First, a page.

The passage above (1 Timothy 2:1-5) also adds the requirement that Jesus is the Mediator between God and men. Nowhere does the Bible say a nation is to submit to any takeover plan in the name of the Lord. We must mention not everyone who desires the nation to be Christian is a Christian Nationalist. It should be our collective desire as Christ-followers that everyone comes to faith, just as it’s God’s desire (1 Timothy 2:4), and this desire leads to obedience to the Lord and getting in on what He’s doing.
To reference Dietrich Bonhoeffer, who urged restraint on the part of the Christian church amid the rise of Naziism. Bonhoeffer said his stance was based on the “right concept of the church,” and the church “is not encouraged to get involved directly in specific political actions of the state,” because the “true church of Christ lives by the gospel alone.” “This definition of the church in terms of the gospel sets the guidelines for the character of the church’s resistance.”
How is Patriotism Different from Christian Nationalism?
Patriotism is a contrast to Christian Nationalism. Patriotism is an individual’s loyalty and submission to the nation in which he lives. As Christians, however, obedience to God always takes supreme precedence over compliance to a nation (Acts 5:29).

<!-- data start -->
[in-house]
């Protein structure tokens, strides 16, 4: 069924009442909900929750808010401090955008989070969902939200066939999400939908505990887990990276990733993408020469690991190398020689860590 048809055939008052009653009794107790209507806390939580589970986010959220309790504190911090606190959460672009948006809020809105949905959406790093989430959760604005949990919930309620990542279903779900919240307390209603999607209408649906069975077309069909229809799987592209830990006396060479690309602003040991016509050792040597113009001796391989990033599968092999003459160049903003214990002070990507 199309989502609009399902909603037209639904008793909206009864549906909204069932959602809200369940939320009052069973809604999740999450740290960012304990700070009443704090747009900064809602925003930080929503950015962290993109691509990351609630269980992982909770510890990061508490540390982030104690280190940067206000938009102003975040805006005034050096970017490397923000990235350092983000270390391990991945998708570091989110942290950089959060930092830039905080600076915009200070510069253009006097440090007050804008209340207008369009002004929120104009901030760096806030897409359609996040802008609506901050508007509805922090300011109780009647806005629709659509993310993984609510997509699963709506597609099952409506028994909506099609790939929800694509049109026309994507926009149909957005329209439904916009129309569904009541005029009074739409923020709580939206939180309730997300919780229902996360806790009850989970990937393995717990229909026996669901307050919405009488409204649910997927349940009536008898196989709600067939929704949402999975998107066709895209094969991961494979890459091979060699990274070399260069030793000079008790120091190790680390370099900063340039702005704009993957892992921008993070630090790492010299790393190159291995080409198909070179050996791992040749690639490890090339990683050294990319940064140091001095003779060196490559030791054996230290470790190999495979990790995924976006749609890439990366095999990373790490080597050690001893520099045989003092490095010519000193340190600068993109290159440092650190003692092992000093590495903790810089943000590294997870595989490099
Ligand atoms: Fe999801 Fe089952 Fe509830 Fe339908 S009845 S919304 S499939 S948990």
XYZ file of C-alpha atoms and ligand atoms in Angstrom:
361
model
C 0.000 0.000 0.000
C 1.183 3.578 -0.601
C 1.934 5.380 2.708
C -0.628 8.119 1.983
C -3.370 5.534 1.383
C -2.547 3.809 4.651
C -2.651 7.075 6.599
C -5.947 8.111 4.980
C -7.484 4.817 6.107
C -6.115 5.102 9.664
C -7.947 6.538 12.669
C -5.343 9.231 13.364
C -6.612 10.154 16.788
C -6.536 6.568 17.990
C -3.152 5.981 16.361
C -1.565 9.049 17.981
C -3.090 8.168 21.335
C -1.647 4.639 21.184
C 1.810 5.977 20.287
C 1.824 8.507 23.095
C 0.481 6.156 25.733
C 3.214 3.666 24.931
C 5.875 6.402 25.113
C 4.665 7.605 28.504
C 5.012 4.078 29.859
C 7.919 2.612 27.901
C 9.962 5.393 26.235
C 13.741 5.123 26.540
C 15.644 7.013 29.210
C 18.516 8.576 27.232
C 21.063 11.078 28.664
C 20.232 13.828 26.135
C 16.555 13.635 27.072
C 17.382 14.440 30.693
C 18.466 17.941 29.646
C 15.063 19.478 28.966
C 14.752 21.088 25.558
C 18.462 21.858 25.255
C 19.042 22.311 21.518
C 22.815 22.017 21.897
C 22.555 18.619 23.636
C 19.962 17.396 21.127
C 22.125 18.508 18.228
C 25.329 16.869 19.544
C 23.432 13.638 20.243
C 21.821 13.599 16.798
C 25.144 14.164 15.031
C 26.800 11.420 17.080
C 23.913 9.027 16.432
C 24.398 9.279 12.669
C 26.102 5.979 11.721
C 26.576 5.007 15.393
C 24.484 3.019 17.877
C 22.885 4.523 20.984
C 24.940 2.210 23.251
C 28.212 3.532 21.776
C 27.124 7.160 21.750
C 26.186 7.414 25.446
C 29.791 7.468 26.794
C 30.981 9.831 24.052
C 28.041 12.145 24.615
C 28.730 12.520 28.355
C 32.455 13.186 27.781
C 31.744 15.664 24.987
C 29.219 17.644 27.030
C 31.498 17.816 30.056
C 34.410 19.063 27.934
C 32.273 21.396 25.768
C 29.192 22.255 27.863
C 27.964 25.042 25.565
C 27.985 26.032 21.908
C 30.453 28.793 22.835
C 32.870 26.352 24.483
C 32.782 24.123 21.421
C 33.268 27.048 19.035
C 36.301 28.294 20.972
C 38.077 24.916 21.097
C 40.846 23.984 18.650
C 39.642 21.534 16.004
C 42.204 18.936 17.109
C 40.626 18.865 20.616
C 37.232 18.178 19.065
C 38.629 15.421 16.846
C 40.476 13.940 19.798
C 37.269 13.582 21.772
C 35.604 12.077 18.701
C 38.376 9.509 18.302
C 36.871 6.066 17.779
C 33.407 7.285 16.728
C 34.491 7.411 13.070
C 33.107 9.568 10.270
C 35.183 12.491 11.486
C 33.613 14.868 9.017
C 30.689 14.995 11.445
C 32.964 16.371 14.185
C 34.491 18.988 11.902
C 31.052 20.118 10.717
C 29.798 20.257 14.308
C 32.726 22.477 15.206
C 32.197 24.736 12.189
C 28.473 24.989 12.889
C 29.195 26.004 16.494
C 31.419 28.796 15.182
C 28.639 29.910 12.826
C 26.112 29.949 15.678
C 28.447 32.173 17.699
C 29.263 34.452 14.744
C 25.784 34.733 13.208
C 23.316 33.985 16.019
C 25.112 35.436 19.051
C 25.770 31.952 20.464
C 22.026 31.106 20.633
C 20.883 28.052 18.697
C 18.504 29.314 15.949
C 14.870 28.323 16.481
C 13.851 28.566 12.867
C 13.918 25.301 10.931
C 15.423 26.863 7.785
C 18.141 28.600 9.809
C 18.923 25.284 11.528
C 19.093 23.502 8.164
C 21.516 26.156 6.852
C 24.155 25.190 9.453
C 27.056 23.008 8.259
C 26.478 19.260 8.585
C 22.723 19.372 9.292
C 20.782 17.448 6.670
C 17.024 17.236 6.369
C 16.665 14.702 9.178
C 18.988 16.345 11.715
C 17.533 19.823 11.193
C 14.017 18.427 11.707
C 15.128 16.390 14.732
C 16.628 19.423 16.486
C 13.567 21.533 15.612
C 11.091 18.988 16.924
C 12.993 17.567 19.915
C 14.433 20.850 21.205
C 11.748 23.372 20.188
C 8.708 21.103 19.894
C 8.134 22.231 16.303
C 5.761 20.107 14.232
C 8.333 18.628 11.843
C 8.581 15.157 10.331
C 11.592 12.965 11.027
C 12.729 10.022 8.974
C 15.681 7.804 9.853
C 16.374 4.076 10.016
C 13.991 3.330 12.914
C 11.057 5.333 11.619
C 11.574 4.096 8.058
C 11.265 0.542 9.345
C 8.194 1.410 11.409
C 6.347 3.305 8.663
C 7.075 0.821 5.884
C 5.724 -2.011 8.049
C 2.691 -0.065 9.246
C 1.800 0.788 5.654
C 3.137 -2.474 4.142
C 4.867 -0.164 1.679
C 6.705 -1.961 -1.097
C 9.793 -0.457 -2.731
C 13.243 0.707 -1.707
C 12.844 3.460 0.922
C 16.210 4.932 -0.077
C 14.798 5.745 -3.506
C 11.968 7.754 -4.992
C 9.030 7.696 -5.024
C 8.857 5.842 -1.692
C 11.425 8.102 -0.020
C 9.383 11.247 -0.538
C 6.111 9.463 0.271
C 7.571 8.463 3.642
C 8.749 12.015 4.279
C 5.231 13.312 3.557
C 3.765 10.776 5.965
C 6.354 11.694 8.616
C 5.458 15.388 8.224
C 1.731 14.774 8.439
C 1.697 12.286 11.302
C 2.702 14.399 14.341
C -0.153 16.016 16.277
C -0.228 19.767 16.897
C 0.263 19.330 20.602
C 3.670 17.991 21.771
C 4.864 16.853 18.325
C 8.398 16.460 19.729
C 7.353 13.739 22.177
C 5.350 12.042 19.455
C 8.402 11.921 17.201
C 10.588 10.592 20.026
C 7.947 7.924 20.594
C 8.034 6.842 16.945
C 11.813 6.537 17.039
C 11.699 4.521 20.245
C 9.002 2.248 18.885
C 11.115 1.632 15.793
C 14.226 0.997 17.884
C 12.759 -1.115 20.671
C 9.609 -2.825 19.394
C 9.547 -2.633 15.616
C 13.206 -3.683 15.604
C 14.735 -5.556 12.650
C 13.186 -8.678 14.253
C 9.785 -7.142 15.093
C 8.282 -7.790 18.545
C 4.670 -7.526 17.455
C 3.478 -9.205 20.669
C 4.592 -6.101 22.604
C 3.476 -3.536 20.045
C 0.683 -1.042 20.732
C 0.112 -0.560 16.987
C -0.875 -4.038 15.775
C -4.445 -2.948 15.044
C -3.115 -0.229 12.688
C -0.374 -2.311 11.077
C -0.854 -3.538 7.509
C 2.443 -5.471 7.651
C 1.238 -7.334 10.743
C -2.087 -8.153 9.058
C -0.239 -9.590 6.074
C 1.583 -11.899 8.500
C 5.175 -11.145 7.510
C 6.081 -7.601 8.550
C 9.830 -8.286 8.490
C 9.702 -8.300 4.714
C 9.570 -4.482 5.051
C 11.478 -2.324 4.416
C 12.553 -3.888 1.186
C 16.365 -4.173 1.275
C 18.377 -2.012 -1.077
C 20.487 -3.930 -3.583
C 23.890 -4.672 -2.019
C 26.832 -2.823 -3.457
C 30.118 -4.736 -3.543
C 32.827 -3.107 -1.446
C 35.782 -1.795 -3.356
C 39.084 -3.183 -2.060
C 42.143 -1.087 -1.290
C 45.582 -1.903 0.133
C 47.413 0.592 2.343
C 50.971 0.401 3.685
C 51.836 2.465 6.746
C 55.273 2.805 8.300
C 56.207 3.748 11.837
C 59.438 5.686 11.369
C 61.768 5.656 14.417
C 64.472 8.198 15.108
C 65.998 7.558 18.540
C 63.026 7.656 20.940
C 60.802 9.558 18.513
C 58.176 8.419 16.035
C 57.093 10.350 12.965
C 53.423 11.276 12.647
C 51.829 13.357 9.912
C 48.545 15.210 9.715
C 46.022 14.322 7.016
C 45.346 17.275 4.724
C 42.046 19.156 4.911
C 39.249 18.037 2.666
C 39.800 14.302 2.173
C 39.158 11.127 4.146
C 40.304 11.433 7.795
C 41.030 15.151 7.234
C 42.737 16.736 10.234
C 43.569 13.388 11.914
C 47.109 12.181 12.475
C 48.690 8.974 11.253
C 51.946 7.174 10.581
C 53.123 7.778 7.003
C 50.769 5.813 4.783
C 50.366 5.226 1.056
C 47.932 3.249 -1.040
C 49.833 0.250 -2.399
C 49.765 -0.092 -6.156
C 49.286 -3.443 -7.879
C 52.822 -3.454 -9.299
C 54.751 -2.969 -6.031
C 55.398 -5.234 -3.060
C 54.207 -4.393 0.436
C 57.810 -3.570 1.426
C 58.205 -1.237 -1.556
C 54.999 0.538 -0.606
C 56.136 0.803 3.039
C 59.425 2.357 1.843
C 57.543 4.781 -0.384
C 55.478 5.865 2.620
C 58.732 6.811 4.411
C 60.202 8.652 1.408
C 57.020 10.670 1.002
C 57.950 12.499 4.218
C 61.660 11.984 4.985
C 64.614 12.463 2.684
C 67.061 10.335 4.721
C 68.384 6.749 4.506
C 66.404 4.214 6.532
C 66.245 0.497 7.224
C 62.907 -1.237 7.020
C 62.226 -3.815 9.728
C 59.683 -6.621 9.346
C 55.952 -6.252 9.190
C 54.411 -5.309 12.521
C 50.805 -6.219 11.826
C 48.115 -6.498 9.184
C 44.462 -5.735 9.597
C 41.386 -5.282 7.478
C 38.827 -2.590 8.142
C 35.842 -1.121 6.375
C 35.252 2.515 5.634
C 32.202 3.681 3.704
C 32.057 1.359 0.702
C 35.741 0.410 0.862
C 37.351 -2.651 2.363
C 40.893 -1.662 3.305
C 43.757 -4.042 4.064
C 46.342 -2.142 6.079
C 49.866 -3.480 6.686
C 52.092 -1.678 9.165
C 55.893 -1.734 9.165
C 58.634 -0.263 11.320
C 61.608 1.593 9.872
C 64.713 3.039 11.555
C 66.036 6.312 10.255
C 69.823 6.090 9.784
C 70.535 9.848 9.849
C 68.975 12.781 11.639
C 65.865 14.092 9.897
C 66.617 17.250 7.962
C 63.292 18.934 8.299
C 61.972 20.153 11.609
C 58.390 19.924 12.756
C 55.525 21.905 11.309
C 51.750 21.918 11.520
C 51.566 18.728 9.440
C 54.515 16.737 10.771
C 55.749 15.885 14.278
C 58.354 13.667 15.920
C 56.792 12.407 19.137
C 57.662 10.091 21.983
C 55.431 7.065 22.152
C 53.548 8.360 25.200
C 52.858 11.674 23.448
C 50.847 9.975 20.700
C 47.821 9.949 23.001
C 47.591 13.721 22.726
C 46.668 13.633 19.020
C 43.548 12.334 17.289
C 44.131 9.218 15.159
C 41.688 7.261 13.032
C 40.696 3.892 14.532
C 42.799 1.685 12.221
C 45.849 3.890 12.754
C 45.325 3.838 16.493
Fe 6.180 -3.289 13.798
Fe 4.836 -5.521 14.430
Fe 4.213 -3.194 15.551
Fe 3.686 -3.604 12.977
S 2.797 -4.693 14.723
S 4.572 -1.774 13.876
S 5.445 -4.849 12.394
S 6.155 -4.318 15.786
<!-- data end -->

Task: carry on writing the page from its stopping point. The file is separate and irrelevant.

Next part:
Christian Nationalism—on the other hand—seeks to usurp God’s role in His redemptive plan. The movement may have good intentions, yet more times than not, it compromises the Gospel and foments conformity to cultural and political values instead of being transformed and renewed into disciples conformed to the image of Jesus Christ (Romans 12:2).
Sometimes the harshness of the world accentuates the glory of the Gospel. When God allows catastrophic or man-centered heinous events in various parts of the world, the events will raise our awareness of our complete dependence upon the Lord, and He gets the glory (Judges 7:1-2). The only lasting effectual change is made through proclamation and acceptance of the Gospel, and with that comes repentance. Jesus is the One who affects these changes.
He deigns to use us, yes, but not to His exclusion. We work for His glory alone. If America were an entirely Christian nation, would we give God the glory or raise ourselves and try to take the glory for what we have done?
What Does Christian Nationalism Mean for Our Witness?
On another note, we need to realize Christian Nationalism’s effect on missions. Dr. James Emery White again provides us with a sobering reminder. Unbelievers are watching us, and our efforts to bring the Gospel to them are besmirched by the violence Christian Nationalism has invoked. He says they are “frightened and appalled.” Attaching violence to a peaceful and compassionate message (Eph. 4:15-16; 1 Peter 3:11-17) will push people away rather than draw them in. It may even draw people in for the wrong motives.
Photo Credit: ©RNS/AP Photo/John Minchillo
Lisa Loraine Baker is the award-winning author of Someplace to Be Somebody (End Game Press, February 2022). Lisa writes fiction and nonfiction and is currently co-writing a Christian living book with her husband, and a suspense novel.
Lisa is a member of Word Weavers, Int’l (as a critique partner and mentor), AWSA, ACFW, Serious Writer Group, and BRRC.
Lisa and her husband, Stephen, inhabit their home as the “Newlyweds of Minerva” with crazy cat, Lewis.